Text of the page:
DoubleLine Capital, whose co-founder Jeffrey Gundlach is widely followed for his investment calls, on Thursday reported $1.1 billion in net additional investments in September, the 20th consecutive month it has attracted new money.
The Los Angeles-based firm said the DoubleLine Total Return Bond Fund, its largest portfolio by assets, had $790 million of inflows in September, for a year-to-date net inflow of $8.1 billion, DoubleLine said.
"The fund continues to outperform peers while taking on lower interest rate risk. They have lower duration than peers and balance credit risk in a barbell approach. So a strong yield with less risk," said Todd Rosenbluth, director of ETF & Mutual Fund Research at S&P Capital IQ. "Investors seeking fixed income remain comfortable with the DoubleLine approach that has a long record of success."
The $49.4 billion DoubleLine Total Return, which is returning 2.81 percent so far this year, ranks in the top 1 percentile in the Morningstar intermediate-term bond category.
The DoubleLine Core Fixed Income Fund had a net inflow of $123 million last month, following a net cash withdrawal of $58.2 million in August, bringing its year-to-date net inflow to $1.15 billion.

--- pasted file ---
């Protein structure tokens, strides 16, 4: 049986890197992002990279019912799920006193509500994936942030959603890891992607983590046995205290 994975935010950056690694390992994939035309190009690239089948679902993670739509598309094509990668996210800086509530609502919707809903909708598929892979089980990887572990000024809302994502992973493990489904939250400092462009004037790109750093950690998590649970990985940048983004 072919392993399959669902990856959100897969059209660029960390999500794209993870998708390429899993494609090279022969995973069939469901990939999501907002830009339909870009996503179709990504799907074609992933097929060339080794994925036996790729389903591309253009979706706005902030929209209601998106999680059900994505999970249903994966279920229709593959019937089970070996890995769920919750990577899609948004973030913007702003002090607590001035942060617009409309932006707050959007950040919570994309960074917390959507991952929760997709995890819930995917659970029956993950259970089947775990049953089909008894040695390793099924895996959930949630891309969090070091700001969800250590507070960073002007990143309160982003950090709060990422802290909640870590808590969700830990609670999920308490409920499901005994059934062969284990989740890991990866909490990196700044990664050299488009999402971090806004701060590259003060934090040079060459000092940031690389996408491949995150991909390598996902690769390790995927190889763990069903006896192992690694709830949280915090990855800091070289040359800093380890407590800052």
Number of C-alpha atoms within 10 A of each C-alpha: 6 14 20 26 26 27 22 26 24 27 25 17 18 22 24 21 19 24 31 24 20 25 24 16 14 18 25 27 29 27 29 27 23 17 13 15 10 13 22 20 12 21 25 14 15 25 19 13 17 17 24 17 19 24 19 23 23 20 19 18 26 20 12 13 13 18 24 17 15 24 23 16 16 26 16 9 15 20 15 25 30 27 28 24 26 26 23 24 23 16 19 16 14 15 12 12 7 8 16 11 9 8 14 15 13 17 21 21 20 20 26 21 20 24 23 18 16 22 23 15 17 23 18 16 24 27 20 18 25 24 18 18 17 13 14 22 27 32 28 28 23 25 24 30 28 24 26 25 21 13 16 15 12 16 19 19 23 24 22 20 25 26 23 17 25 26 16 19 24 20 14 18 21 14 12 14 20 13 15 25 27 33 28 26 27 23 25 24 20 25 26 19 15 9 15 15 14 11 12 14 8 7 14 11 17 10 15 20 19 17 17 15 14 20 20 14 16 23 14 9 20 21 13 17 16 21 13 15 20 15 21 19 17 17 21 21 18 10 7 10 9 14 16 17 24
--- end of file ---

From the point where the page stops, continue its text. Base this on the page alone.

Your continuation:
The DoubleLine Core Fixed Income Fund is an open-end intermediate-term bond fund that invests in different sectors of the fixed-income market, including corporate securities, bank debt, emerging markets debt and Treasuries as well as mortgage-backed securities.
Last year, Gundlach correctly predicted that U.S. Treasury yields would fall, not rise as many others had forecast, because inflationary pressures were non-existent and technical factors, including aging demographics, were at play.
This year, Gundlach said the U.S. economy and risk markets cannot digest a premature Federal Reserve hike. Raising rates too early would hurt high-yield "junk" bonds and help longer-duration government bonds such as U.S. Treasuries and government-guaranteed bonds such as mortgage-backed securities. Gundlach said he would rather own cash than short-maturity bonds because short-term fixed-income securities yield almost nothing. If investors are willing to accept no yield, it would be better to hold cash and forgo the risk for virtually zero yield with short-term bonds, he said.
DoubleLine was overseeing $81 billion in assets under management as of the end of third quarter, up from $76 billion as of June 30. The assets under management includes separate accounts, hedge funds, NYSE-closed end funds, the ETF, variable annuities, UCITS, subadvised open-end mutual funds and the DoubleLine Funds open-end mutual funds.
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